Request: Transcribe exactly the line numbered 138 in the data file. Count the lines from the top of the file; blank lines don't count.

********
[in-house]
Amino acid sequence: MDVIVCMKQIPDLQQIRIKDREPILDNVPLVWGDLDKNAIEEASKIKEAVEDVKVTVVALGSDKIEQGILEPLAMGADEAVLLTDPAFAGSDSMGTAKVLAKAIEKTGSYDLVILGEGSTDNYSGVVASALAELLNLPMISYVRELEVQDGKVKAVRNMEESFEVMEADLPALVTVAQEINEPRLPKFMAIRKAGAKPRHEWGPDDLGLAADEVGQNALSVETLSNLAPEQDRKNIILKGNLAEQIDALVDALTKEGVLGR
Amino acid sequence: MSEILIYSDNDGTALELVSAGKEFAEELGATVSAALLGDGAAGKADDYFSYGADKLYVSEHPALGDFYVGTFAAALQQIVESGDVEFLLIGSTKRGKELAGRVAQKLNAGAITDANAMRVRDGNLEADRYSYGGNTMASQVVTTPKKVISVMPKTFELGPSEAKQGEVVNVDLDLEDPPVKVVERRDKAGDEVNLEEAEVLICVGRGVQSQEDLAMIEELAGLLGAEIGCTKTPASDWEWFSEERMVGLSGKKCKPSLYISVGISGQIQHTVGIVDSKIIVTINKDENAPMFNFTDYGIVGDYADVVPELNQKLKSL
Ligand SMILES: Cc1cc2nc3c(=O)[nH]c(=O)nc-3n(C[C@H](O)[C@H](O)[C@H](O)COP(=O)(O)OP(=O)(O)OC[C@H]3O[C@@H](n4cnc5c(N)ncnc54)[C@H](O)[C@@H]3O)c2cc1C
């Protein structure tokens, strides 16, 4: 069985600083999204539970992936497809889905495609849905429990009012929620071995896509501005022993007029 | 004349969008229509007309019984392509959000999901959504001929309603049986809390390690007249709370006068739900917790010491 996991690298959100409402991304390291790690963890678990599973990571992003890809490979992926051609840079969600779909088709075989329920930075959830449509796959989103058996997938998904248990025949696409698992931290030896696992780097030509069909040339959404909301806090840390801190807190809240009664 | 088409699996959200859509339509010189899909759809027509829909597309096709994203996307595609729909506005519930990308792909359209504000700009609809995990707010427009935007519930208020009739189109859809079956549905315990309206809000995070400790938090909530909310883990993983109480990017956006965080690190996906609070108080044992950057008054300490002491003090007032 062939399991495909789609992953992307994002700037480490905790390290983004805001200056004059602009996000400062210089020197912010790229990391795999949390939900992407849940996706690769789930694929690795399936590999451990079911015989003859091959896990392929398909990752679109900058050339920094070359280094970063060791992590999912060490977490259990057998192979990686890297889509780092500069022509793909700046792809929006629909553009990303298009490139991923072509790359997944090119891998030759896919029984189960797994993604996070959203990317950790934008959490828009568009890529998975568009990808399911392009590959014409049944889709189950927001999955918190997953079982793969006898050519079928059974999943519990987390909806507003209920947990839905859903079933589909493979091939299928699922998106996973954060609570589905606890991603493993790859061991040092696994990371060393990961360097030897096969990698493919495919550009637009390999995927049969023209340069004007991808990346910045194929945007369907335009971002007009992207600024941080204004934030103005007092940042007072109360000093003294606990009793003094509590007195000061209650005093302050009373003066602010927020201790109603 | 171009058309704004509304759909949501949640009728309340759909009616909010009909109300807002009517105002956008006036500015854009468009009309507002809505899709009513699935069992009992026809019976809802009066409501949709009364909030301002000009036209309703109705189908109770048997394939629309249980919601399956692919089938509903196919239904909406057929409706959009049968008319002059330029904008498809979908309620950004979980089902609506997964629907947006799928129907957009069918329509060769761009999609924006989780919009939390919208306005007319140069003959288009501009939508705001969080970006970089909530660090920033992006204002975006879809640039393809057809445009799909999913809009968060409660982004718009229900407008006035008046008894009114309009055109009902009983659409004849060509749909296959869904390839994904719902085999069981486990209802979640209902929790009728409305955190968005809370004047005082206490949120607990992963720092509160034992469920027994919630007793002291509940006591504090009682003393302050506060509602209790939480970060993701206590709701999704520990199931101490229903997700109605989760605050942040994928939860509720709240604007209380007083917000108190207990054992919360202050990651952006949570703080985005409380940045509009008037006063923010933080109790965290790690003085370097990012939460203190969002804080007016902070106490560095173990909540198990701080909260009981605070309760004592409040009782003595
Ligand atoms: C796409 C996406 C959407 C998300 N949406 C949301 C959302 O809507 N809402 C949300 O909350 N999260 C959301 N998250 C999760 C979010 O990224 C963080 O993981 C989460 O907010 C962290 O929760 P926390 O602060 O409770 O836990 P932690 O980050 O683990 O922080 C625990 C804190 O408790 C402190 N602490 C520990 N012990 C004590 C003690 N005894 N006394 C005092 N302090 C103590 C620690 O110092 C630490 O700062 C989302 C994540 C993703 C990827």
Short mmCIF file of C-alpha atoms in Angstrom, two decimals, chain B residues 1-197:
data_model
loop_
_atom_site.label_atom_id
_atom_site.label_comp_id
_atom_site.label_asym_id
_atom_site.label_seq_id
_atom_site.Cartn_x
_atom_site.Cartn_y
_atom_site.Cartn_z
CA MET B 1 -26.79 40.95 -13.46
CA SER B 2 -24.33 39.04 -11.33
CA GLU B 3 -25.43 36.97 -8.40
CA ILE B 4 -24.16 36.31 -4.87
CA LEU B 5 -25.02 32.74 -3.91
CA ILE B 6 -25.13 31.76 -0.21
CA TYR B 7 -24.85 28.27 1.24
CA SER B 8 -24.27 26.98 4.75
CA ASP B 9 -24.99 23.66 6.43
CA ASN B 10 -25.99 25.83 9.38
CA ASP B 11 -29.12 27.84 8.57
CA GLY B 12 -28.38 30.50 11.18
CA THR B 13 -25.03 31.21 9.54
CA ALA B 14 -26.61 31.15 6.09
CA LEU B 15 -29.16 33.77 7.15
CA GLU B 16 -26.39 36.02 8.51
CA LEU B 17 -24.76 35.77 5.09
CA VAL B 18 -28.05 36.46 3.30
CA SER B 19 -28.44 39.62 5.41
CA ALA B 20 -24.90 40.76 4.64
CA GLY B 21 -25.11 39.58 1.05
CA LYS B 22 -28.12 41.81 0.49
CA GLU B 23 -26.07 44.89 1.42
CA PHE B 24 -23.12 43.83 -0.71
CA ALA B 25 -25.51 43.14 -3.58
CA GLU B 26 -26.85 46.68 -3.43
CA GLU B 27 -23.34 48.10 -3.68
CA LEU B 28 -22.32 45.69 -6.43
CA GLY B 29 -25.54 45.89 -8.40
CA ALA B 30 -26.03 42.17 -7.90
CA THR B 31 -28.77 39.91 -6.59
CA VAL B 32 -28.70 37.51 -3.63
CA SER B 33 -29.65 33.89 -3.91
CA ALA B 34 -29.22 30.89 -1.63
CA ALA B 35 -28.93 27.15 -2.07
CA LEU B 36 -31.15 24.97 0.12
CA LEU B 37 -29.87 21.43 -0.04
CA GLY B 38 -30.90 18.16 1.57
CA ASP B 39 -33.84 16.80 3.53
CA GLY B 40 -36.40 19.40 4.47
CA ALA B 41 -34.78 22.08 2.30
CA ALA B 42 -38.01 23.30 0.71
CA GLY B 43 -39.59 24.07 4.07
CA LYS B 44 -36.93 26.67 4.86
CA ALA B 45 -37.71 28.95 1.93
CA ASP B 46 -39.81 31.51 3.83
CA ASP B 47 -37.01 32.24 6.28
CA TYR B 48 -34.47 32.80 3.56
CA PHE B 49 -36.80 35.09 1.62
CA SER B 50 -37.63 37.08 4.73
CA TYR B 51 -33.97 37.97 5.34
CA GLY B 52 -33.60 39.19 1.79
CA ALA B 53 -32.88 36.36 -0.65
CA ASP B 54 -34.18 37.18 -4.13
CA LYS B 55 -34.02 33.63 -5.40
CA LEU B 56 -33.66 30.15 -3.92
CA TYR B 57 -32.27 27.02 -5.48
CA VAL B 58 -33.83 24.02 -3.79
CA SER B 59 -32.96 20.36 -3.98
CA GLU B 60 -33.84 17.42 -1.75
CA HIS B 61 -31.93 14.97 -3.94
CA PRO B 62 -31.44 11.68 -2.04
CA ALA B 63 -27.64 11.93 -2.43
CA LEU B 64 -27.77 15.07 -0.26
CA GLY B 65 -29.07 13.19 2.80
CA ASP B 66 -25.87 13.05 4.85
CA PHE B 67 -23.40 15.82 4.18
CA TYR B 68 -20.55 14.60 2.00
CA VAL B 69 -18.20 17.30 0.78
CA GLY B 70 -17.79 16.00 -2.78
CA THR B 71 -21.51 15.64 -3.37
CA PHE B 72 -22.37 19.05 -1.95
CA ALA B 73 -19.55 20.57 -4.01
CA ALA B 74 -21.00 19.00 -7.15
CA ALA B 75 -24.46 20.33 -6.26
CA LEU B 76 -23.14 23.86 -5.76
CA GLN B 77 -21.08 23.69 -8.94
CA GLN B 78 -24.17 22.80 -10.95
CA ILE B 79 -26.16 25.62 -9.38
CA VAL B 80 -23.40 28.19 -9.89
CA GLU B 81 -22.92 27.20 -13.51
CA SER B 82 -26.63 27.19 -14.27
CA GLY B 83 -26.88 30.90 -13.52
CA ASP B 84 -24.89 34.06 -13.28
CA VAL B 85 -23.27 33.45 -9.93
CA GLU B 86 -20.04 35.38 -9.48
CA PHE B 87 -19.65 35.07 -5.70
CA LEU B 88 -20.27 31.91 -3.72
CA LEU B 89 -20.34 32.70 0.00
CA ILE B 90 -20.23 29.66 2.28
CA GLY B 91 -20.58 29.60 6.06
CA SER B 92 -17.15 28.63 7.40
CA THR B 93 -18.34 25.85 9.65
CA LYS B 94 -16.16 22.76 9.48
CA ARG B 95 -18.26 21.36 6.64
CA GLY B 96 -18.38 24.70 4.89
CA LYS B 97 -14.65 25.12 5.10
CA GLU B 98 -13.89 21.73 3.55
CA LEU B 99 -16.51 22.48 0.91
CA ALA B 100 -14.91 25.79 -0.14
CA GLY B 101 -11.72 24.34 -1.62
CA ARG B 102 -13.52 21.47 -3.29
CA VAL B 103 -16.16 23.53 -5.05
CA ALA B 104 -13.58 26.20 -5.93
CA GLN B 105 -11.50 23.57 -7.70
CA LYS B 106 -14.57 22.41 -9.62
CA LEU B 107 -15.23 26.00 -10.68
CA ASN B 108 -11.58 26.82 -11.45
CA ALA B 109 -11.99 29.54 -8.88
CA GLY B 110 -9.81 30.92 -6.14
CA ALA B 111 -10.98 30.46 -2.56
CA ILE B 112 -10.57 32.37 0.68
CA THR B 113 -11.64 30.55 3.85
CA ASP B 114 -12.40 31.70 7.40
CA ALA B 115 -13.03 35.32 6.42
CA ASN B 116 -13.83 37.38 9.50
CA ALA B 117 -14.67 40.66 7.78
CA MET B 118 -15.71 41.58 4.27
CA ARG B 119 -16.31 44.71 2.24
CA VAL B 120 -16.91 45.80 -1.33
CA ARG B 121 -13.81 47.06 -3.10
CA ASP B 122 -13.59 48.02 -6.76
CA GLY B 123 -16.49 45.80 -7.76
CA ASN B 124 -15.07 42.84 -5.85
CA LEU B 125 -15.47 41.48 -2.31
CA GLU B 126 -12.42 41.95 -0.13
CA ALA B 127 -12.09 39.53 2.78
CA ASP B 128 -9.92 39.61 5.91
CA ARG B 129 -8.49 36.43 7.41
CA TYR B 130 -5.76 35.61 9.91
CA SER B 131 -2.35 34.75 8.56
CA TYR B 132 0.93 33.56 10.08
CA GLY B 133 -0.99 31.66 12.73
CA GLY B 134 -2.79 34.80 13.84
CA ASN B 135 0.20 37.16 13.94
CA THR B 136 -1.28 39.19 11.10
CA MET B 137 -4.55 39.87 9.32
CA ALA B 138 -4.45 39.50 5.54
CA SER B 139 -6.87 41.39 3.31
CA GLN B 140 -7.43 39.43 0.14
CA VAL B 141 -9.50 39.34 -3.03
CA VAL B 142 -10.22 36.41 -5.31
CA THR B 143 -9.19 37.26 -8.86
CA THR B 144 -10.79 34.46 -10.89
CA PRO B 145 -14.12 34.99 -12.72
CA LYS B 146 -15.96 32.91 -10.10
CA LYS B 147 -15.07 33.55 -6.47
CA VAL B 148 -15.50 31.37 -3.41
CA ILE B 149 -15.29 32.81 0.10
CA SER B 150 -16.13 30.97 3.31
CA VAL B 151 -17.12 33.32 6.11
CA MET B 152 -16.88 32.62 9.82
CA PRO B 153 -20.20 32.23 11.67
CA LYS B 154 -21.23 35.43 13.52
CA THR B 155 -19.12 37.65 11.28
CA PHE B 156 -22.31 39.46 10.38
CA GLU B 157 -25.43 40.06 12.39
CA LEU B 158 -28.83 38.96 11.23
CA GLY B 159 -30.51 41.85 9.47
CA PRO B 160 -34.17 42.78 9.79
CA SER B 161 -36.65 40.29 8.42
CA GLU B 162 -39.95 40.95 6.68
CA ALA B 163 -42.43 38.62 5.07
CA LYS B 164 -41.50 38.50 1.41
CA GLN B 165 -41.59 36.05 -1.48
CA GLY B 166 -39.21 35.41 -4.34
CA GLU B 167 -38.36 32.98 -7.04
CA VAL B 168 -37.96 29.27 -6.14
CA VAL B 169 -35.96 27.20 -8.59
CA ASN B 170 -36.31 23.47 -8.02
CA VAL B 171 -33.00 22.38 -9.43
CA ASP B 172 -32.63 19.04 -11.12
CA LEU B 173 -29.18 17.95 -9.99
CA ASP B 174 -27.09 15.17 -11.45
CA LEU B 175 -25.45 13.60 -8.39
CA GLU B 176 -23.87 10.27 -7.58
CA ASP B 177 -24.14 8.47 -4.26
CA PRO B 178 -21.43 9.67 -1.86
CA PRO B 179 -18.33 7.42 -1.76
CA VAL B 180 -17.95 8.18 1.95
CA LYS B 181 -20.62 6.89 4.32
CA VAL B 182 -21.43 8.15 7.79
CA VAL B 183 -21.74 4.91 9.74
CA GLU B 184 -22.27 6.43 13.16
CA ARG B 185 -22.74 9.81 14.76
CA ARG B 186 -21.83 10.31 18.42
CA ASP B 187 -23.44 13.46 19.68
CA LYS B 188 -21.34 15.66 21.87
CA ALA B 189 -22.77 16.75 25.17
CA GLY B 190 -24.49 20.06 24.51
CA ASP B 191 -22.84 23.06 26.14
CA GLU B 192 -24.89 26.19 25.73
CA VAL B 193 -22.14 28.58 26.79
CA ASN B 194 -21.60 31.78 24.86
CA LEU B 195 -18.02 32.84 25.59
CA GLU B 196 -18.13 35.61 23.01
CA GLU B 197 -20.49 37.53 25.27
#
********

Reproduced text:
CA ASP B 122 -13.59 48.02 -6.76